As well as dealing with projects on a case-by-case basis, the Australian Minister for the Environment can approve actions under the Environment Protection and Biodiversity Conservation Act 1999 (EPBC Act) which relate to an endorsed policy, plan or program. These are called strategic assessments.
What is a strategic assessment?
Photo: Cathy Zwick
A strategic assessment happens early in the planning process and examines the potential impacts of actions which might stem from one or more policy, program or plan.
These may include, but are not limited to:
- local government plans, schemes or policies
- district structure plans
- strategic land use plans
- regional plans and policies
- local environmental plans
- fire, vegetation or pest management policies, plans or programs
- water extraction/use policies
- statement of planning policies
- building design policy/guidelines, and
- infrastructure plans and policies.
Strategic assessments under the EPBC Act mainly involve individuals or agencies such as local councils, state ministers or government departments responsible for implementing the policy, plan or program.
What are the benefits?
Advantages of undertaking a strategic assessment include:
- early consideration of national environmental matters in planning processes
- greater certainty to the local communities and developers over future development
- reduced administrative burden for proponents and government
- capacity to achieve better environmental outcomes and address cumulative impacts at the landscape level, and
- flexible timeframes to better meet planning processes.
When is it appropriate?
Strategic assessment can help to address issues such as:
- region-wide development pressures
- high growth areas with a large number of projects requiring assessment and approval
- multiple stakeholders
- complex, large-scale actions, and
- cumulative impacts on matters of national environmental significance (NES) protected by the EPBC Act.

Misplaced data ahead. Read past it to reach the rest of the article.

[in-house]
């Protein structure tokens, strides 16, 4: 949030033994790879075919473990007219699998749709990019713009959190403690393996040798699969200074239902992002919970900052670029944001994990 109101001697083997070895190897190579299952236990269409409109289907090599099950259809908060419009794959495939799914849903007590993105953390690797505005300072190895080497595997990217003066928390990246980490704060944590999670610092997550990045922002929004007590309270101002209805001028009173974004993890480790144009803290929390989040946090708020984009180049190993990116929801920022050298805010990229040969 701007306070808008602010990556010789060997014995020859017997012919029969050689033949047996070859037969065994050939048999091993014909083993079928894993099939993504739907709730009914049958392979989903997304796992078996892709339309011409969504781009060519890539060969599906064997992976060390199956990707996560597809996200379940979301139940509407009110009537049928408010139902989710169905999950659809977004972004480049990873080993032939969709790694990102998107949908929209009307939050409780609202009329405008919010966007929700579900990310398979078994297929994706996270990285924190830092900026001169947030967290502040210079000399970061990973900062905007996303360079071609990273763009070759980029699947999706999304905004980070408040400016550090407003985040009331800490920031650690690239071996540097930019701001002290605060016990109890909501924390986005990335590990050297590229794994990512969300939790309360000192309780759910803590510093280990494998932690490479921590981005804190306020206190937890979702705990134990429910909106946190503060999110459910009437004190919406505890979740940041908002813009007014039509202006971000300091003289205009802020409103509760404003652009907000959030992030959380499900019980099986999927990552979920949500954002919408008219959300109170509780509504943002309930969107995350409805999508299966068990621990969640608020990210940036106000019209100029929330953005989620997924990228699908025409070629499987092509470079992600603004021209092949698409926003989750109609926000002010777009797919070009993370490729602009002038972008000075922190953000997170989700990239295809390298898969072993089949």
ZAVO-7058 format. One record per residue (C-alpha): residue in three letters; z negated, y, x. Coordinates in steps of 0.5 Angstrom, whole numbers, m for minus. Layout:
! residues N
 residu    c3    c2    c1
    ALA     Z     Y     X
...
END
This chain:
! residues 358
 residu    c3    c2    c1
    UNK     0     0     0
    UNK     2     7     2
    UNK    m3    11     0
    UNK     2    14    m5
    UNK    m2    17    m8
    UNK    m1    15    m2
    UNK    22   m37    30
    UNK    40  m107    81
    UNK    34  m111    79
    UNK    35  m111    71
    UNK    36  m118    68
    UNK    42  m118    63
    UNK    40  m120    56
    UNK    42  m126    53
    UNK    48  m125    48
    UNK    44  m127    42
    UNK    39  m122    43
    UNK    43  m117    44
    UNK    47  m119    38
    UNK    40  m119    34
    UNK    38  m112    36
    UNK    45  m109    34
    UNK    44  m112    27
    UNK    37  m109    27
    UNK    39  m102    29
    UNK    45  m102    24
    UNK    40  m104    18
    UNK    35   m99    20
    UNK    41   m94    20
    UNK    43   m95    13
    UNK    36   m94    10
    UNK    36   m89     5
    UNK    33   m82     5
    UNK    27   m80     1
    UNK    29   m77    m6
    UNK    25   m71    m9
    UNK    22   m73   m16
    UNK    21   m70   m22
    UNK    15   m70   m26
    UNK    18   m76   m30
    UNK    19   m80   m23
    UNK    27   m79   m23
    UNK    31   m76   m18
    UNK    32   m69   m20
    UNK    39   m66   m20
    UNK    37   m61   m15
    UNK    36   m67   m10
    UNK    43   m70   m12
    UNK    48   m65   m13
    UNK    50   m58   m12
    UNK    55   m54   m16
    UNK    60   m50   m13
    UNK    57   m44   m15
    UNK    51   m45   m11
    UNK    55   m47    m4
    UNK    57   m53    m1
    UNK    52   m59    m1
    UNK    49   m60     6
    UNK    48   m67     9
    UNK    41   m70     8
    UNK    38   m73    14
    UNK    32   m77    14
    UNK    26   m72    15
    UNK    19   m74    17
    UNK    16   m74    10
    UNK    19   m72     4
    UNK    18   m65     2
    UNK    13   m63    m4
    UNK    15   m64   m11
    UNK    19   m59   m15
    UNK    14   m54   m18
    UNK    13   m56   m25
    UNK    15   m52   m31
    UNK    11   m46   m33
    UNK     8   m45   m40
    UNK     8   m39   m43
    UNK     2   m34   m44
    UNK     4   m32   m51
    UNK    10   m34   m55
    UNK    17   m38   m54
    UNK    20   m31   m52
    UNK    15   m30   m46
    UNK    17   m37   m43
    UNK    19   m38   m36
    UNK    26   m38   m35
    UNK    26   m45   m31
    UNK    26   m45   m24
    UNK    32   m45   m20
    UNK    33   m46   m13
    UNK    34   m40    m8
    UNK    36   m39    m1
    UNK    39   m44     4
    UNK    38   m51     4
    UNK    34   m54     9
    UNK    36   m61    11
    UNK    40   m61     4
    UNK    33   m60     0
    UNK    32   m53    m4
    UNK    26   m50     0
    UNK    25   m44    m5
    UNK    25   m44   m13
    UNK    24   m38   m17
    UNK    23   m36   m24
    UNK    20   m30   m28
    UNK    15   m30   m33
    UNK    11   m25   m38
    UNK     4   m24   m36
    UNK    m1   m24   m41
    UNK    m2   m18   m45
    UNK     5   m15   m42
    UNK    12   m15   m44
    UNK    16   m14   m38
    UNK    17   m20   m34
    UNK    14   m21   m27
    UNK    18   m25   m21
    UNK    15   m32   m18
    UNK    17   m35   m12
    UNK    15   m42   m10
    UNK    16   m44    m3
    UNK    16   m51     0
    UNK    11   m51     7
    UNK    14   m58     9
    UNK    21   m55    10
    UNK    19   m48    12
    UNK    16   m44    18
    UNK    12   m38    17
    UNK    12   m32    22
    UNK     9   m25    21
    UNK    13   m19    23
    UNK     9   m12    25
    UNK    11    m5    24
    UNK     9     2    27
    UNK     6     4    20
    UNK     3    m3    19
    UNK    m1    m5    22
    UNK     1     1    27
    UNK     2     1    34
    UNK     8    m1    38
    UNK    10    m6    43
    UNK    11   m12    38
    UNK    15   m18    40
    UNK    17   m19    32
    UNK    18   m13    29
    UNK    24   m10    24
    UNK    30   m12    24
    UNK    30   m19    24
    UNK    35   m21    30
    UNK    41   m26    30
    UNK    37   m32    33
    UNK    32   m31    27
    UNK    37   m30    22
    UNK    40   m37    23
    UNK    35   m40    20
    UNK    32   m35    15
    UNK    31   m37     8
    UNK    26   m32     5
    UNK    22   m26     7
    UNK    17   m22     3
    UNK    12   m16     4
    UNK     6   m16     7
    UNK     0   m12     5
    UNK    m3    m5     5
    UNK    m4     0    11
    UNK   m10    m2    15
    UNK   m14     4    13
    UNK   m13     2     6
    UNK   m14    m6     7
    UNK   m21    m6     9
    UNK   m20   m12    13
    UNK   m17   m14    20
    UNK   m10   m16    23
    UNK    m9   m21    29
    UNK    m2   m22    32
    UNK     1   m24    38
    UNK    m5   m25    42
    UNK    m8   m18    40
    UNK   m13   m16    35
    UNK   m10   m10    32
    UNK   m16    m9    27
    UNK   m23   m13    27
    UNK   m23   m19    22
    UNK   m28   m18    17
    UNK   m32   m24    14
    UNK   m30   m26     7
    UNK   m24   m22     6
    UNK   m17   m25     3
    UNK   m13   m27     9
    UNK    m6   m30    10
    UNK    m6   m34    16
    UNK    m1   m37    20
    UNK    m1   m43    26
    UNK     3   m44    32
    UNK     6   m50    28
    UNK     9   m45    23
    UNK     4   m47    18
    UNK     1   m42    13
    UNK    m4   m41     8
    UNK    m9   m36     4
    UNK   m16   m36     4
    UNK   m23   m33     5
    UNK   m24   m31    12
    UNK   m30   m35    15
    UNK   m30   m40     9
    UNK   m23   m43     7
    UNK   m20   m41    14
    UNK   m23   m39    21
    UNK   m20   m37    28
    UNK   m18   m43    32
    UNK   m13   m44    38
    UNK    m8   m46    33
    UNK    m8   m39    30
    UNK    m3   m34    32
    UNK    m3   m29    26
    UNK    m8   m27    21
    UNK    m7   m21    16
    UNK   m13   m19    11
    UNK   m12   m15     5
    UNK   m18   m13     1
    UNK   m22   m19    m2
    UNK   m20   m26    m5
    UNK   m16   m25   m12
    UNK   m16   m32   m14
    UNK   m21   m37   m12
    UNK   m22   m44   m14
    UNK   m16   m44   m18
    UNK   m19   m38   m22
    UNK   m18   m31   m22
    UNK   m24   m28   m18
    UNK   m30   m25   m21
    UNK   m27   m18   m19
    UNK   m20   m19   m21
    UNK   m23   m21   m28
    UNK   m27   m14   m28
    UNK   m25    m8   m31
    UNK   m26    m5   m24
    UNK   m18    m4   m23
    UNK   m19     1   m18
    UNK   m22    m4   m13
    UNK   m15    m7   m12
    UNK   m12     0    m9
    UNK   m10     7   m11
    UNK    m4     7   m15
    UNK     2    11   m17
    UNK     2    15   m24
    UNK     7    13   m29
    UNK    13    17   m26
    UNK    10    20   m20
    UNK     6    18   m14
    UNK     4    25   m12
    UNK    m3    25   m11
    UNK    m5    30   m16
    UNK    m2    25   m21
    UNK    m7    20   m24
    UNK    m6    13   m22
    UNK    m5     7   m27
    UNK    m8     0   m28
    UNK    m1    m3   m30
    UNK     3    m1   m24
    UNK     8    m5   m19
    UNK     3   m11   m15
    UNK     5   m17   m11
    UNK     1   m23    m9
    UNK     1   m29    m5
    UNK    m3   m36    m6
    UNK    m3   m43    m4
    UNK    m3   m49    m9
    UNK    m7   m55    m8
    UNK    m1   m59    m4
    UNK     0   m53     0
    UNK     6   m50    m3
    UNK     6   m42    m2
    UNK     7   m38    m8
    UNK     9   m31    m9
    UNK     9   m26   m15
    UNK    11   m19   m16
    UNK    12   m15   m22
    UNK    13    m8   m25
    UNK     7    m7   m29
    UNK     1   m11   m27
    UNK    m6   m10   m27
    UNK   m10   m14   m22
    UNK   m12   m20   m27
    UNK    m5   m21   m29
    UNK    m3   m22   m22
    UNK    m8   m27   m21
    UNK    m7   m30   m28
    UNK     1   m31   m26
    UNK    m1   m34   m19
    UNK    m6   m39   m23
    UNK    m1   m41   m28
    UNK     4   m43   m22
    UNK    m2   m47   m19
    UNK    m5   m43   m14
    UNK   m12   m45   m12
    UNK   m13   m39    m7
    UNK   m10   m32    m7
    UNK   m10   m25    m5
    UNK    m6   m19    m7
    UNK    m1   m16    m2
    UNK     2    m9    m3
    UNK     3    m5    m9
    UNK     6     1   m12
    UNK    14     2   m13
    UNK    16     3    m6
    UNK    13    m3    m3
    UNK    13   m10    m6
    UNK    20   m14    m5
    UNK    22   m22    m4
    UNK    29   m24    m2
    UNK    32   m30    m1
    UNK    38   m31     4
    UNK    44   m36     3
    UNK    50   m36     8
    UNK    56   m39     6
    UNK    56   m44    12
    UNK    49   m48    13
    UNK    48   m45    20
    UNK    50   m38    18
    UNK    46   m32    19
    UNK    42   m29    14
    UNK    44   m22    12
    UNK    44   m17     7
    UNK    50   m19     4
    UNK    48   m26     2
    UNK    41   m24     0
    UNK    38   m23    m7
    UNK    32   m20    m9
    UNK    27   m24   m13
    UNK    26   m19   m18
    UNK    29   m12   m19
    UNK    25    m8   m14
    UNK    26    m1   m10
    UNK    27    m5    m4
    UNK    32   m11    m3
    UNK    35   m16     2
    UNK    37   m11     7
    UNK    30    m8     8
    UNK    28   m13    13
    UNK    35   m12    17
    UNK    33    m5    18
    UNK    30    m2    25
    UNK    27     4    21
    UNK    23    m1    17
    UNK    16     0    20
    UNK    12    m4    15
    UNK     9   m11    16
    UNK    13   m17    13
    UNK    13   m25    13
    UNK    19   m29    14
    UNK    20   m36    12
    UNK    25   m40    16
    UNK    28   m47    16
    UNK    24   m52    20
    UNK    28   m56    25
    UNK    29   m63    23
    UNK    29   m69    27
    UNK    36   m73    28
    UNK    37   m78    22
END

What are matters of national environmental significance?
- world heritage properties
- national heritage places
- wetlands of international importance (often called 'Ramsar' wetlands after the international treaty under which such wetlands are listed)
- nationally threatened species and ecological communities
- migratory species
- Commonwealth marine areas
- the Great Barrier Reef Marine Park
- Nuclear actions (including uranium mining)
- a water resource, in relation to coal seam gas development and large coal mining development.
How does it work?
A strategic assessment includes the following stages:
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- Minister enters into an agreement with another person to undertake a strategic assessment on the impacts of actions under a policy, plan or program
- Terms of Reference (ToR) are prepared for a report on the impacts relating to the agreement
- Draft report prepared
- Draft report open for public comment for at least 28 days
- Minister may recommend modifying the policy, plan or program
- Minister may endorse the policy, plan or program if appropriate
- Minister may approve actions under the policy, plan or program if appropriate (approval may include conditions)
Note steps 2 - 5 The department provides advice on the development of the policy, plan or program to ensure that significant impacts on matters of national environmental significance (NES) are avoided or mitigated during all of these steps
Other strategic approaches under the EPBC Act
The EPBC Act provides several other ways to strategically protect matters of national environmental significance.
The Minister can enter into an agreement to protect the conservation of biodiversity, the values and the character of certain matters of national environmental significance in relation to specific activities.
The Minister can enter into an agreement with the states and territories that delegates to them responsibility for assessing and/or granting environmental approvals under the EPBC Act. These are subject to stringent performance requirements.
The Minister may prepare a plan for a bioregion that is within, or contains, a Commonwealth area. Bioregional plans enable the ecologically sustainable management of biodiversity, heritage and other values.
The Australian Government takes compliance with the EPBC Act seriously. Alleged breaches are investigated.
If you would like to discuss a compliance issue with the Department of the Environment or have reason to believe that the EPBC Act has been, or is likely to be breached:
For more information
Further information about the EPBC Act is available on the Department of the Environment website www.environment.gov.au/epbc
Strategic assessment forms and guidelines